Background: We live outside the U.S. and file a 1040 each year. We have an apartment outside the U.S. which is slated to be razed and rebuilt over 3-5 years time starting in a few months. (yes, the whole building signed to raze the old building and redo it and not just fix it up. )
We have been renting an apartment for a few years as this has been pending for a while. We finally came to the conclusion that it's better to take a large mortgage despite being middle age and buy something to live in for the next few years, than to rent the current apartment and see the money go to someone else.
In the country where we reside, if one purchases a second apartment, they incur a very large purchase tax on the second (or more) apartment.
We consulted a lawyer in this country and were advised to gift apartment #1 to a child to legally avoid the tax. As long as they recipient owns it for 4 or more years, they can gift it back without any taxes owed.
Question: Given what I write is true and legal, is there any way to approach the IRS to legally be able to avoid paying a gift tax? We really do not want to gift the apartment to a child. This is clearly only being done to avoid paying a purchases tax in the country where we live. No other motive. We really wish to keep ownership of it if we could if it would work out. We'd only gift it to the child with an understanding that we want it back in 4 years or when completed. We have more than one child and we do not wish to favor one over the other buy giving an apartment to them. We also wish to move back into apartment #1 when it's completed. We may not be able to afford the new one and keep apartment #1 and might need to sell #2 at that time. We do not know what will be but this is our current plan.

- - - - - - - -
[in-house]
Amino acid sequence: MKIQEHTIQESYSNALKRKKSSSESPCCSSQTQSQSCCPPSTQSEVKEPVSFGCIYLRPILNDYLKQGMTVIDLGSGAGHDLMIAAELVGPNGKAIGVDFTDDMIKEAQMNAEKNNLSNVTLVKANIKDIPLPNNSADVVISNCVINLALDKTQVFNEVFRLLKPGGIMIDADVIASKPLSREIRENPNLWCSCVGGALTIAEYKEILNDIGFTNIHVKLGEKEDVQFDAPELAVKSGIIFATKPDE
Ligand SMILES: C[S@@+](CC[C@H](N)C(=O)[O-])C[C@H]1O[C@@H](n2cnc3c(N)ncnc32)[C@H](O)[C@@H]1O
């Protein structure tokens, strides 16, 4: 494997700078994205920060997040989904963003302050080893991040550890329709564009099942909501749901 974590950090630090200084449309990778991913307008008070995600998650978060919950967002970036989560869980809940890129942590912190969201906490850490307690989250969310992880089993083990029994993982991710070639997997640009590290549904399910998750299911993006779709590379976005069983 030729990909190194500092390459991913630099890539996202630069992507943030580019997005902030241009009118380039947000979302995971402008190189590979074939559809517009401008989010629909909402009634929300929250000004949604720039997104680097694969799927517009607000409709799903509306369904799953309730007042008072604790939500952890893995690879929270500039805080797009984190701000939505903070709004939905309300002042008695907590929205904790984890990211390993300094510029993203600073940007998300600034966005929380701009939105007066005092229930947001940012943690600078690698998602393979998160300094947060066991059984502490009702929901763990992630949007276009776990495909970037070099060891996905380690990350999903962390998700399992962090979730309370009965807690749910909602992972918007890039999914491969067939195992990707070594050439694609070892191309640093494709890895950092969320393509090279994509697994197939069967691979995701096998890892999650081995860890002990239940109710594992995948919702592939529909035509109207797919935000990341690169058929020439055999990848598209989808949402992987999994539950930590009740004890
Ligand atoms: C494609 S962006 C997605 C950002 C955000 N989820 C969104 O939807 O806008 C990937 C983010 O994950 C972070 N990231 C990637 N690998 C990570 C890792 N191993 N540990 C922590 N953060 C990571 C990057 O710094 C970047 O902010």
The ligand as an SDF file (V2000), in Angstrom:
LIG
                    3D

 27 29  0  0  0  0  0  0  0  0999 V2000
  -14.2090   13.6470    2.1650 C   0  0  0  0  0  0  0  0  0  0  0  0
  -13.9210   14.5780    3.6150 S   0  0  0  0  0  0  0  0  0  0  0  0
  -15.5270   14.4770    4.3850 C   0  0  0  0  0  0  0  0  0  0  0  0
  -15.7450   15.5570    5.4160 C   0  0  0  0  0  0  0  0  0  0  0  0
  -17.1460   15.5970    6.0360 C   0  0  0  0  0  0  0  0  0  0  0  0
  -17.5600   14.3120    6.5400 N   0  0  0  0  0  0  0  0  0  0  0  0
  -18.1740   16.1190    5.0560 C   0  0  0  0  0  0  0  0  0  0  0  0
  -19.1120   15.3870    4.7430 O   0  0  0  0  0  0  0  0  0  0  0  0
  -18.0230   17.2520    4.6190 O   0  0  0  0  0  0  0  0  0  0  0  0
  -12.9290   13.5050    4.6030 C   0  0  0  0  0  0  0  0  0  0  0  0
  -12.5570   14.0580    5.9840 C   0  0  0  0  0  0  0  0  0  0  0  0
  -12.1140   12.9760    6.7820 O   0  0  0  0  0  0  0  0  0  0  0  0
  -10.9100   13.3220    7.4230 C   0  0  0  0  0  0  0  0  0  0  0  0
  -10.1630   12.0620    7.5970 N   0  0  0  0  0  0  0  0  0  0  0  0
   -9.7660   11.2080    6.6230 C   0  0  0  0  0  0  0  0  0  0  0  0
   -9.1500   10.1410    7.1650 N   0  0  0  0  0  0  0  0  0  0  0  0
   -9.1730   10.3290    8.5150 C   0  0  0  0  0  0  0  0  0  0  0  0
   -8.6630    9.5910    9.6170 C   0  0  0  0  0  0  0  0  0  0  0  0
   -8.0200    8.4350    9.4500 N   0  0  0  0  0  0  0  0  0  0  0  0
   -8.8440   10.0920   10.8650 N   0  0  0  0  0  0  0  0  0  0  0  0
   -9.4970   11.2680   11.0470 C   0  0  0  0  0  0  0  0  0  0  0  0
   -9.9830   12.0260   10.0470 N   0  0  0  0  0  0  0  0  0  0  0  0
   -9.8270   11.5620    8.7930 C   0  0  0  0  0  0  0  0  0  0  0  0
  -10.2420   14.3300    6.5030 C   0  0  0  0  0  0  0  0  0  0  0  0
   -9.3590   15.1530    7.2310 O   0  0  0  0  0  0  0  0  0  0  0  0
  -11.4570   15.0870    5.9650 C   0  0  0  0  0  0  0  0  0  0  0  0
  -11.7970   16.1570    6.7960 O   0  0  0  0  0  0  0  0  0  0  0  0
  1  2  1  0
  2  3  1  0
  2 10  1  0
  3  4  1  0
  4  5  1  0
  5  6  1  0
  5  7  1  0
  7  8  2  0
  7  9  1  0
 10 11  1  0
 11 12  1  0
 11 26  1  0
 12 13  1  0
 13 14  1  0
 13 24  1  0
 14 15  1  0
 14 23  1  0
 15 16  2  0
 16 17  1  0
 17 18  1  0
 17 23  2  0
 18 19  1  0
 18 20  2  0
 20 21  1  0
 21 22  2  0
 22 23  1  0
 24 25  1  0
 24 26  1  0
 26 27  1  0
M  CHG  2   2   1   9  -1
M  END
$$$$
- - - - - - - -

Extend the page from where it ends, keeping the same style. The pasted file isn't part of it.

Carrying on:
We are open to gift the child that apartment on condition to gift it back or sign an affidavit saying that the apartment is really ours and we are only doing this to avoid a purchase tax in the country where we reside.
From previous questions I know that there are enough experts on this list to know if there is anything one can do to work this out legally with the IRS. We are looking to this correctly, we're not trying to cheat. We already did our homework in the country where we reside, to our knowledge that country is not being cheated. The tax authority knows about this loophole.
So in short, is there a way one can gift an apartment to a child outside the U.S. and it not be considered gifted from the IRS perspective?
Anyone have ideas?